I decided to suspend for 3 months to focus on health and get some distance from the departmental politics. My supervisor refused to sign my suspension form, as he was unconvinced that my work would improve after returning. I left anyway and effectively acted as if I were suspended for 3 months, after which I decided to withdraw as I had been offered a job which was more appealing than my unhappy PhD life.

I might want to try again at doing a PhD at another uni in a couple of years time. I am worried that dropping out of the last one will reflect poorly on me - but I feel that it was partly as a result of harassment due to my disability. Should I seek any formal recognition - either legally or through some university process - of discrimination, to help clear my name of the slander given against me and to clear an embarrassment from my CV?

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    I don't see how anyone can answer this question without knowing the particulars of the situation. If you were a victim of discrimination, it might be better to talk to a lawyer specializing in disability laws rather than strangers on the internet. Oct 13, 2017 at 14:24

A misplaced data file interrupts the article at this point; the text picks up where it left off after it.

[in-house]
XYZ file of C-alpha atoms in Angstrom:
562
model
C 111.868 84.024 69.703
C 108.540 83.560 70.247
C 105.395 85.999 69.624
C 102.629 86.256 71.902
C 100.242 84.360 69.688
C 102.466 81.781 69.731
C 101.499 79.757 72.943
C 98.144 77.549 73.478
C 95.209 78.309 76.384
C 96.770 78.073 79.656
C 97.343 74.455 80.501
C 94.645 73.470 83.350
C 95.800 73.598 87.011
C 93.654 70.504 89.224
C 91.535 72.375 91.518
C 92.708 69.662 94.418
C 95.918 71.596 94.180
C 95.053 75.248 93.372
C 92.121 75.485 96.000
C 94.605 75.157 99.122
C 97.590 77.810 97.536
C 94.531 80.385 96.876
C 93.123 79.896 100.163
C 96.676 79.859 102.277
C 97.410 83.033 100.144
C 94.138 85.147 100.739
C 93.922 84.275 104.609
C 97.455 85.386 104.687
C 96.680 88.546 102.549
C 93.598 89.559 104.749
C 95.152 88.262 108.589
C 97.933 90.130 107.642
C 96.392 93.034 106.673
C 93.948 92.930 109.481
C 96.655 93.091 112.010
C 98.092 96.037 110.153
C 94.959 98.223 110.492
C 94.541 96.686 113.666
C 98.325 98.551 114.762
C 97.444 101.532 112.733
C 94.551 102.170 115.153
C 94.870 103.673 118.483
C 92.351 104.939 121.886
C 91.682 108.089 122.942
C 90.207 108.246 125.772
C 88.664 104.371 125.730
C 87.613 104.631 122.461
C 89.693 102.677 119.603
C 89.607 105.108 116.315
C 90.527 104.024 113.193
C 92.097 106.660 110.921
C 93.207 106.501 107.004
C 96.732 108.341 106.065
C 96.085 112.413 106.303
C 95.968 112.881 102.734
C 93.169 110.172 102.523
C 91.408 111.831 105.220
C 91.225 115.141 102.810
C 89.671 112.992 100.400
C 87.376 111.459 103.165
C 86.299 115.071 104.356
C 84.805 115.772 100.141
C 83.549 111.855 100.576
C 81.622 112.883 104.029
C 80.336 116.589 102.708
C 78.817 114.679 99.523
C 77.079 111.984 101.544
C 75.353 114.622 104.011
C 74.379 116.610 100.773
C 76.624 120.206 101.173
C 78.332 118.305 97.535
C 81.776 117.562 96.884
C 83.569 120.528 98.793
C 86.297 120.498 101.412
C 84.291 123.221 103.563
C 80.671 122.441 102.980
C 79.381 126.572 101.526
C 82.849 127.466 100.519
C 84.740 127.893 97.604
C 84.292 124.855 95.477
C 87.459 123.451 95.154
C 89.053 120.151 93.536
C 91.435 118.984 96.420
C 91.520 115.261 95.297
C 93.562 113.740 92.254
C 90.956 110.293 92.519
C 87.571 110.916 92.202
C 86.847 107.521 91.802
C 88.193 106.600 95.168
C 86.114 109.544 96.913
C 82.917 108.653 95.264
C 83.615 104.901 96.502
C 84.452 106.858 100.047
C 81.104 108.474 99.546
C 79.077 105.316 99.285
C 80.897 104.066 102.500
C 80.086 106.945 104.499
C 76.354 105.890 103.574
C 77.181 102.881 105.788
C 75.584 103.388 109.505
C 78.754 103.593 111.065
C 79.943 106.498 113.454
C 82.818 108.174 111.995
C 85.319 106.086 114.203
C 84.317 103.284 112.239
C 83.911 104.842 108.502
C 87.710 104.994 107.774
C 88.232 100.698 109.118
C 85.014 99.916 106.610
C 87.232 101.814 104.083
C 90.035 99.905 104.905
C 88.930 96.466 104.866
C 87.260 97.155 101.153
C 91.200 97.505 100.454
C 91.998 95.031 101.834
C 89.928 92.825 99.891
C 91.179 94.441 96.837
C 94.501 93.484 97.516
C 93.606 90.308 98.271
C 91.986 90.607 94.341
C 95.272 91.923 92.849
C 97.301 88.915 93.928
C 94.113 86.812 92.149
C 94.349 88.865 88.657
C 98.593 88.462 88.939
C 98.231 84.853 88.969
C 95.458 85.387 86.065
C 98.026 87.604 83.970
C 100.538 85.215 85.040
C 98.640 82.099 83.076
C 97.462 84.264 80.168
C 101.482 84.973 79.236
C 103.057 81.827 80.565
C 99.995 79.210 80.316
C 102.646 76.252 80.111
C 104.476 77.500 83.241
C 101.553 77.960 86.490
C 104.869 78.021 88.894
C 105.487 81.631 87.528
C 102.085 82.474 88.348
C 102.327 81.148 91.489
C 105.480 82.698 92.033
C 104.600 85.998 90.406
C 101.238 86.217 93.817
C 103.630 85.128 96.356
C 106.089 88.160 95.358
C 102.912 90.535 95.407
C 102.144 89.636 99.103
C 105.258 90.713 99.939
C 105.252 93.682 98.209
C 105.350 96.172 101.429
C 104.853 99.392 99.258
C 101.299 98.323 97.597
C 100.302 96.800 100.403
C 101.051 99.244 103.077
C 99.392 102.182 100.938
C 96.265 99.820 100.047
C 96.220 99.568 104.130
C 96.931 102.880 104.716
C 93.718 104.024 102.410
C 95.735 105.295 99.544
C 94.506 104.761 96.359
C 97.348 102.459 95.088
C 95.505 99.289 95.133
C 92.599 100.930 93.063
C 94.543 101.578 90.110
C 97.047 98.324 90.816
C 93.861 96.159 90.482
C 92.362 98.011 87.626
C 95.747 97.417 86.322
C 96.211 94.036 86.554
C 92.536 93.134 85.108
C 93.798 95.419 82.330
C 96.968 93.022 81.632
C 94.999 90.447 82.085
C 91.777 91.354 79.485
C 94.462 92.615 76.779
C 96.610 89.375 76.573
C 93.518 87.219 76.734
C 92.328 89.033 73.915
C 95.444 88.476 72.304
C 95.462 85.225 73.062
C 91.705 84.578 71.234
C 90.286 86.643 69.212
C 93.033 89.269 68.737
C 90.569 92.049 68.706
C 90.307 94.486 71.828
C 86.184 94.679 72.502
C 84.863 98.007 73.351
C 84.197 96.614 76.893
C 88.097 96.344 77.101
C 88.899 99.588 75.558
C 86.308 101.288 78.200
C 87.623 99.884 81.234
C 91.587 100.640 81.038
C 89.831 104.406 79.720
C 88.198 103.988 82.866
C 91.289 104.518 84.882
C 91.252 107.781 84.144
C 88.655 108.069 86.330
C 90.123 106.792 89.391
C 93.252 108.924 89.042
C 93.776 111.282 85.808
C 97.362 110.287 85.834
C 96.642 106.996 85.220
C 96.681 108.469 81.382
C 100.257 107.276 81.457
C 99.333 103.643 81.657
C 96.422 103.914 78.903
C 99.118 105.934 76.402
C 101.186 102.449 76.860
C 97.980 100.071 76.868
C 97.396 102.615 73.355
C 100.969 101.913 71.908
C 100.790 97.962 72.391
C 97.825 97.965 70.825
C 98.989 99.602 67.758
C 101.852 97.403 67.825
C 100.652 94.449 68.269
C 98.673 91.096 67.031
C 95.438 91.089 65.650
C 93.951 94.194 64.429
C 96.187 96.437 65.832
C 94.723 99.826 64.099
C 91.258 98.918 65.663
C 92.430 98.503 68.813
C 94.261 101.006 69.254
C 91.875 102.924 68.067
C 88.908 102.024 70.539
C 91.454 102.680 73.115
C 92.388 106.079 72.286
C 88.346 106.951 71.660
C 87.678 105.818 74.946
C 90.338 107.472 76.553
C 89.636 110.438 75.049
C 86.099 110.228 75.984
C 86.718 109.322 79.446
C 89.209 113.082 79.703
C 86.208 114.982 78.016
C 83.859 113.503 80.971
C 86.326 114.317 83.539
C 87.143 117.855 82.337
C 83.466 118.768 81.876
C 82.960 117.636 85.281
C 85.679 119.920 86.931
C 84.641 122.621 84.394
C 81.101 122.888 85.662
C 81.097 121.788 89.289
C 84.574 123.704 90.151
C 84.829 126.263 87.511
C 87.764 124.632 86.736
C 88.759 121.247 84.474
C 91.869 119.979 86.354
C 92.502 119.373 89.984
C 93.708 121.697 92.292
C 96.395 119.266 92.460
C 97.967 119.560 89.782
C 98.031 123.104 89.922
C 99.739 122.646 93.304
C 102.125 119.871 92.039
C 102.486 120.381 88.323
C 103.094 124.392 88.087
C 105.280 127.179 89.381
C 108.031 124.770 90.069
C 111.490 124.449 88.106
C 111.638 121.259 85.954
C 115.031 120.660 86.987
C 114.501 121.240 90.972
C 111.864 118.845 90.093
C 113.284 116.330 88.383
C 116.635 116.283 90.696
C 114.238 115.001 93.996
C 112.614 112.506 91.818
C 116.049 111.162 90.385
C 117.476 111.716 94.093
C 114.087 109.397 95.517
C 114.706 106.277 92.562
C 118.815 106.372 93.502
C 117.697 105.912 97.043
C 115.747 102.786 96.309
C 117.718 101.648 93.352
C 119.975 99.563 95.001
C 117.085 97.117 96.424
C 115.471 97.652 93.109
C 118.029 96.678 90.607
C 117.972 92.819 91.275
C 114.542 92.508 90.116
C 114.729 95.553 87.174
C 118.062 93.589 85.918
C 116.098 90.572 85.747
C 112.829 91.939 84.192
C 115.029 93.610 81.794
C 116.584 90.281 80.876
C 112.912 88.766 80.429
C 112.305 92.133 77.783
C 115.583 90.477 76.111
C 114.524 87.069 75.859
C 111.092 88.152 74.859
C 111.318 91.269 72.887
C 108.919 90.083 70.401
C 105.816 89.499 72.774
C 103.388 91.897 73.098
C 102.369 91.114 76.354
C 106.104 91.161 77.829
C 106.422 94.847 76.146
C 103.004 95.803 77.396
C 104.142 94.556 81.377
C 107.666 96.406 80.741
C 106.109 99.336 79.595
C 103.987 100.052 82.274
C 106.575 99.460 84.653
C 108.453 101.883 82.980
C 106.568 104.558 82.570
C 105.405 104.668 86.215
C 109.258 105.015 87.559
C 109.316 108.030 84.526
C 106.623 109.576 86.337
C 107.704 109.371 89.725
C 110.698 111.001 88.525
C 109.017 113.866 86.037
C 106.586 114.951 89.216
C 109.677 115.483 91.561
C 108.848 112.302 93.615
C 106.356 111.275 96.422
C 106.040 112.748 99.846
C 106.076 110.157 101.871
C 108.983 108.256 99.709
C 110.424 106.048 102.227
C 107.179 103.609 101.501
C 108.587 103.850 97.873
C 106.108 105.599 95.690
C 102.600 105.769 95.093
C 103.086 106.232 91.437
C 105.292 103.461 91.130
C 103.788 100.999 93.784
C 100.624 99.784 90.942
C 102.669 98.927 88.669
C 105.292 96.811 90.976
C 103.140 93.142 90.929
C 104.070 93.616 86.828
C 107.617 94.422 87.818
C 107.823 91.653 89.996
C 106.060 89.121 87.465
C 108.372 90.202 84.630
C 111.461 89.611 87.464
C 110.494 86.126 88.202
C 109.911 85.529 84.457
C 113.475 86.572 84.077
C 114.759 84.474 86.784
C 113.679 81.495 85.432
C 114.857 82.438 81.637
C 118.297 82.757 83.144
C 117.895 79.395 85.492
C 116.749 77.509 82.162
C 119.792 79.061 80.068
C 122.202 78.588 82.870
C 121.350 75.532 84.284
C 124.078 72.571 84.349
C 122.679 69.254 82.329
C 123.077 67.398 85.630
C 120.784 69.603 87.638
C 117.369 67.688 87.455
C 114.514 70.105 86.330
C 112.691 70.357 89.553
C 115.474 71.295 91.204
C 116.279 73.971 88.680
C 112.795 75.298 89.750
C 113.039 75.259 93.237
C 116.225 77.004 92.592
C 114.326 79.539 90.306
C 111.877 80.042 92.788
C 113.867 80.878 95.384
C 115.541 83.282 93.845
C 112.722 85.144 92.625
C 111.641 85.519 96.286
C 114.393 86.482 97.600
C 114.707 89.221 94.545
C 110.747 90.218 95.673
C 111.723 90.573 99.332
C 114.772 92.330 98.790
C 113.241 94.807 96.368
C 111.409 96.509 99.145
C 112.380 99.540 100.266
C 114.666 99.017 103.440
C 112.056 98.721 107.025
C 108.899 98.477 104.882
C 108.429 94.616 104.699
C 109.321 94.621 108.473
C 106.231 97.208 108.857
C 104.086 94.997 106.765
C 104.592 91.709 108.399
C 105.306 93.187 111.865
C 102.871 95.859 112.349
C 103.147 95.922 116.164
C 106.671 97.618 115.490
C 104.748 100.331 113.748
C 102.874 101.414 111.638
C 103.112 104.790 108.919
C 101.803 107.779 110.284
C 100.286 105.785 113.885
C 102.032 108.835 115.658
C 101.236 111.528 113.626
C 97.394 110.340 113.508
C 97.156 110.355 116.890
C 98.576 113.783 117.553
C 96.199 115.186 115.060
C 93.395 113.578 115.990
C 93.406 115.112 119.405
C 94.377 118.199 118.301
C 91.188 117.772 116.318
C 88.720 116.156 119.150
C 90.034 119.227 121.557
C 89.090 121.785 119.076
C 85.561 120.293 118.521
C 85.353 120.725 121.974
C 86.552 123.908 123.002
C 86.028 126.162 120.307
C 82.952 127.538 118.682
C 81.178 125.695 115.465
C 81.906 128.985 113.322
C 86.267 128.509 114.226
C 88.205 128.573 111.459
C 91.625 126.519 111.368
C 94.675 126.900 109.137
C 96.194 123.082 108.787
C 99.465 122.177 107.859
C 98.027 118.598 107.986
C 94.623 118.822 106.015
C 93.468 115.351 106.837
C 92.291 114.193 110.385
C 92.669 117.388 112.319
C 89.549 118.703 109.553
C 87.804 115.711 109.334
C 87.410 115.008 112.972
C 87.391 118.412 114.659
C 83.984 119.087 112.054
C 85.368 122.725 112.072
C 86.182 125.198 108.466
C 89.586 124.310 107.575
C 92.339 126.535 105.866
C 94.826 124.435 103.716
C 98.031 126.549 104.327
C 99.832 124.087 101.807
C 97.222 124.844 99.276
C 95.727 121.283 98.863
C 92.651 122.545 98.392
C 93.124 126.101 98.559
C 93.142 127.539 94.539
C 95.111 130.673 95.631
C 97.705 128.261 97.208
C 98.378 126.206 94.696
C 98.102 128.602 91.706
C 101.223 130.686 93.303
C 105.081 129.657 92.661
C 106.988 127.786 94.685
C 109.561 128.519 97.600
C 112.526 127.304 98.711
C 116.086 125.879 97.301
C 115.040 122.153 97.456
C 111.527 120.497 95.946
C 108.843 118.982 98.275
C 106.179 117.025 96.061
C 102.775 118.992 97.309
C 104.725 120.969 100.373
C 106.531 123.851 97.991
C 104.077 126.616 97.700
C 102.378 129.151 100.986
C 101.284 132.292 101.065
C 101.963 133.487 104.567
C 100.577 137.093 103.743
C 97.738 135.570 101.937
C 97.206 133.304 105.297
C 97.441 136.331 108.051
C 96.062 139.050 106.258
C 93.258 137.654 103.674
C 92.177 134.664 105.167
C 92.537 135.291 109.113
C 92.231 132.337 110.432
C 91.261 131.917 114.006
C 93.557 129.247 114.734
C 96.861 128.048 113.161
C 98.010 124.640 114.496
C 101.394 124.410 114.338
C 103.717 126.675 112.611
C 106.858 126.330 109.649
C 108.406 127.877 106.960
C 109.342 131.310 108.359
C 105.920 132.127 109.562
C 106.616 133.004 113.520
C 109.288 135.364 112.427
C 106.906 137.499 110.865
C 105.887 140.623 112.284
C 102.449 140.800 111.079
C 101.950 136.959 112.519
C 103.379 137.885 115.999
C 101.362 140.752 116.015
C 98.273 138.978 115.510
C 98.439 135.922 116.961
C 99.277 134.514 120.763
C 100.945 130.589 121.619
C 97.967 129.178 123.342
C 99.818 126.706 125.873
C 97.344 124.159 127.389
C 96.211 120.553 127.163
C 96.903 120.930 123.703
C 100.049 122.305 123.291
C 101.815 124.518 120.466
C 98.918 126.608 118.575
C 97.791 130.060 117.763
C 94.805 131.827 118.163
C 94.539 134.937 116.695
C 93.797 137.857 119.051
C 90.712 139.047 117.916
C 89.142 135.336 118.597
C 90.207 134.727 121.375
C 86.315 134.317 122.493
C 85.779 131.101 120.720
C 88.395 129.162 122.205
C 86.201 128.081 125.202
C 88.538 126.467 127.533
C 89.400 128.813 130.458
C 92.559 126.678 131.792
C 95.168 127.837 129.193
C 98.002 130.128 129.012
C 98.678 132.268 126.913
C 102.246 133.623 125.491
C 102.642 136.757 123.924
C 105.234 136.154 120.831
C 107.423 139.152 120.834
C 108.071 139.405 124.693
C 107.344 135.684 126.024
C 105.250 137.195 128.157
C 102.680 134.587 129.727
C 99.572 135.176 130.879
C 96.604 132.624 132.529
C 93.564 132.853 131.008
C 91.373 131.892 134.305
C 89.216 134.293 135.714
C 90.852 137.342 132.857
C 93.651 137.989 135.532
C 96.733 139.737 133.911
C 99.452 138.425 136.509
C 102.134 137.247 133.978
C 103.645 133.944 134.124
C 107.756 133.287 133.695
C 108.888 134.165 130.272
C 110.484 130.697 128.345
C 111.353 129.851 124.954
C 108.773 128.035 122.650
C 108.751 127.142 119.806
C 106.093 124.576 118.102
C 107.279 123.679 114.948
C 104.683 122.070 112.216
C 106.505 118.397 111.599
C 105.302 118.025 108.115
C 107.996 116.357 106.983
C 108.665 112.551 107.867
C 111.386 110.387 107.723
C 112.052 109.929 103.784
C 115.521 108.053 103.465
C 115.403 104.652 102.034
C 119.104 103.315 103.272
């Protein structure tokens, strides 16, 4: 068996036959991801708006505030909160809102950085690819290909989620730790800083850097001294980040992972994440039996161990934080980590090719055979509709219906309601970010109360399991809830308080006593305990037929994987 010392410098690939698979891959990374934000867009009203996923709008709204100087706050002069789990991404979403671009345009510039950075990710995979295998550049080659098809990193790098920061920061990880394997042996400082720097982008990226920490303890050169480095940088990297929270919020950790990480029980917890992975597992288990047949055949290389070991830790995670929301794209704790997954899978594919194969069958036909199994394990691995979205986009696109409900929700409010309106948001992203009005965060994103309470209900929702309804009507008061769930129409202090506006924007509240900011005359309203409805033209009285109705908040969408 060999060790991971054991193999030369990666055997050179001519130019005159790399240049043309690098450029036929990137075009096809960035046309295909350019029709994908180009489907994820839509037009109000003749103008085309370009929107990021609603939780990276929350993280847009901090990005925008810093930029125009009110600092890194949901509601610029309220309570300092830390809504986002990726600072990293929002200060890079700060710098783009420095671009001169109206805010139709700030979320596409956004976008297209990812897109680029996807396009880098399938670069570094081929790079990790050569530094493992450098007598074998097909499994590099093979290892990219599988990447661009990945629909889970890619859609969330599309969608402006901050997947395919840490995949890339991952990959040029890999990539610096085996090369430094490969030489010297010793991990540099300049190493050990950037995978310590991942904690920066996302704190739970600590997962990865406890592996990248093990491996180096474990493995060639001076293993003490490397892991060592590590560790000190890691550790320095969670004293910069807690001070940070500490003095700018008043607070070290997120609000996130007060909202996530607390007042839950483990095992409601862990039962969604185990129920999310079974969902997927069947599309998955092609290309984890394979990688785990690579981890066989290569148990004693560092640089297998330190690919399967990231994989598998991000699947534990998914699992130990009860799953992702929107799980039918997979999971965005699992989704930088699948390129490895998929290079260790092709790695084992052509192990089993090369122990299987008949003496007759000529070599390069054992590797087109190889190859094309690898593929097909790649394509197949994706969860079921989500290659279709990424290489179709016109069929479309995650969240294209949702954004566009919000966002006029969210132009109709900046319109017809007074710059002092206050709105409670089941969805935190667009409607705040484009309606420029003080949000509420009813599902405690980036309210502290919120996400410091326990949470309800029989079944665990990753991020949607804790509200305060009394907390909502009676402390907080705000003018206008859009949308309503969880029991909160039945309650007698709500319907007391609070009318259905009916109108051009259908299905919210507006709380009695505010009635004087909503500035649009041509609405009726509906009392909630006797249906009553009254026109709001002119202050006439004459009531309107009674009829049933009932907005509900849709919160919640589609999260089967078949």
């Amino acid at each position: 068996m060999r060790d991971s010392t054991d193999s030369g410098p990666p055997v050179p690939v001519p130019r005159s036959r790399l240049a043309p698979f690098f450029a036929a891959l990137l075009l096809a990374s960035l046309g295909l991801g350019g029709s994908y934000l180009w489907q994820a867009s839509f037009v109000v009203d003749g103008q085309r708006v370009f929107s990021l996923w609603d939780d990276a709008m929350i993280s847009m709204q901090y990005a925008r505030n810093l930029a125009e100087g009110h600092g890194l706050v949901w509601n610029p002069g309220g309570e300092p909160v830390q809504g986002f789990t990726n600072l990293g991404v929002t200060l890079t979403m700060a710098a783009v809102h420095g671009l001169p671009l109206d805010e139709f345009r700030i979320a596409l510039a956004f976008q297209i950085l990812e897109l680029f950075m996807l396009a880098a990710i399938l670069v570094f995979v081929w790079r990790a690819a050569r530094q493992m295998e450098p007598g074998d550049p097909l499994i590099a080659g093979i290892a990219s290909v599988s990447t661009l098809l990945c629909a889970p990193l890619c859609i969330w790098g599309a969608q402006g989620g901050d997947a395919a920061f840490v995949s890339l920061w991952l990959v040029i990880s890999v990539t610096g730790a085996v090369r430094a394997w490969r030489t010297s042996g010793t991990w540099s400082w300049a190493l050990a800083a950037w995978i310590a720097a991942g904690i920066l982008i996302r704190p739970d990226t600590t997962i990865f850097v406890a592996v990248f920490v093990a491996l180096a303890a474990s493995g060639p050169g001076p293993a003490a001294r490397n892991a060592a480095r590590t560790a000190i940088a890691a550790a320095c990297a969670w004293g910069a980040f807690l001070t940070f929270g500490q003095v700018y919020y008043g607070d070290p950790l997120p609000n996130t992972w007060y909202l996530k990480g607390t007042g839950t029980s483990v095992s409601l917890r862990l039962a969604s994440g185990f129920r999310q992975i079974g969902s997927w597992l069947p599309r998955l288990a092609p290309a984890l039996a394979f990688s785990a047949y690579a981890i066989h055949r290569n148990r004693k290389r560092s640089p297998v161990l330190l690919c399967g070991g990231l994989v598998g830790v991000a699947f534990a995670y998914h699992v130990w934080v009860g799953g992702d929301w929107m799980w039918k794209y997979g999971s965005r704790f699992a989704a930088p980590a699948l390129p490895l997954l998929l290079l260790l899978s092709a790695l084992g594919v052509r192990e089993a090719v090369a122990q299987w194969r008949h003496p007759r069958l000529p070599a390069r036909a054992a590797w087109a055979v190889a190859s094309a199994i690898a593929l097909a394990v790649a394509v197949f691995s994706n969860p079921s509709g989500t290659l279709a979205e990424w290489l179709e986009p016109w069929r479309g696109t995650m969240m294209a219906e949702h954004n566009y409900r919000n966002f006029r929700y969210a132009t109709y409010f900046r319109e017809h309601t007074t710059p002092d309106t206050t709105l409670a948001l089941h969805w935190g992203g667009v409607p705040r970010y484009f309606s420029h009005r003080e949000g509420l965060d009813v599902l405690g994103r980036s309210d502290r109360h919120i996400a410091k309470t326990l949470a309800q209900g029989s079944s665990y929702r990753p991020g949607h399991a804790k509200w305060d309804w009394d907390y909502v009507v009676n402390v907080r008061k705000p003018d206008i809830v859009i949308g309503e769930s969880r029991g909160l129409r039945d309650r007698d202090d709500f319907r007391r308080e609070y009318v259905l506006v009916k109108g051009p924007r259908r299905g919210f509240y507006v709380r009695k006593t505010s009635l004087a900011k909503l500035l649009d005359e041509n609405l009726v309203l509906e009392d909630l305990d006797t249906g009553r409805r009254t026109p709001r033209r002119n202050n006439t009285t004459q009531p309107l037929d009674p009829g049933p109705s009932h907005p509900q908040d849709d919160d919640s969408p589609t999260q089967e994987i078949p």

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    Further, there is a difference between feeling discriminated against, and having had a legal finding of discrimination. While you feel the first, and appear to have potential grounds for the second, you will need to speak to a lawyer about proceeding further on the second.
    – Jon Custer
    Oct 13, 2017 at 14:48
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    Hire. A. Lawyer.
    – JeffE
    Oct 13, 2017 at 15:21
  • @JonCuster There's also a difference between having a legal finding of discrimination and being illegally discriminated against but not being willing or able to pursue it legally. Illegal discrimination goes on all the time but almost always goes unpunished. Oct 13, 2017 at 20:50

2 Answers 2


First of all, if you're able to get legal advice, you should do that. Find someone who specializes in higher ed law, which might be a project by itself.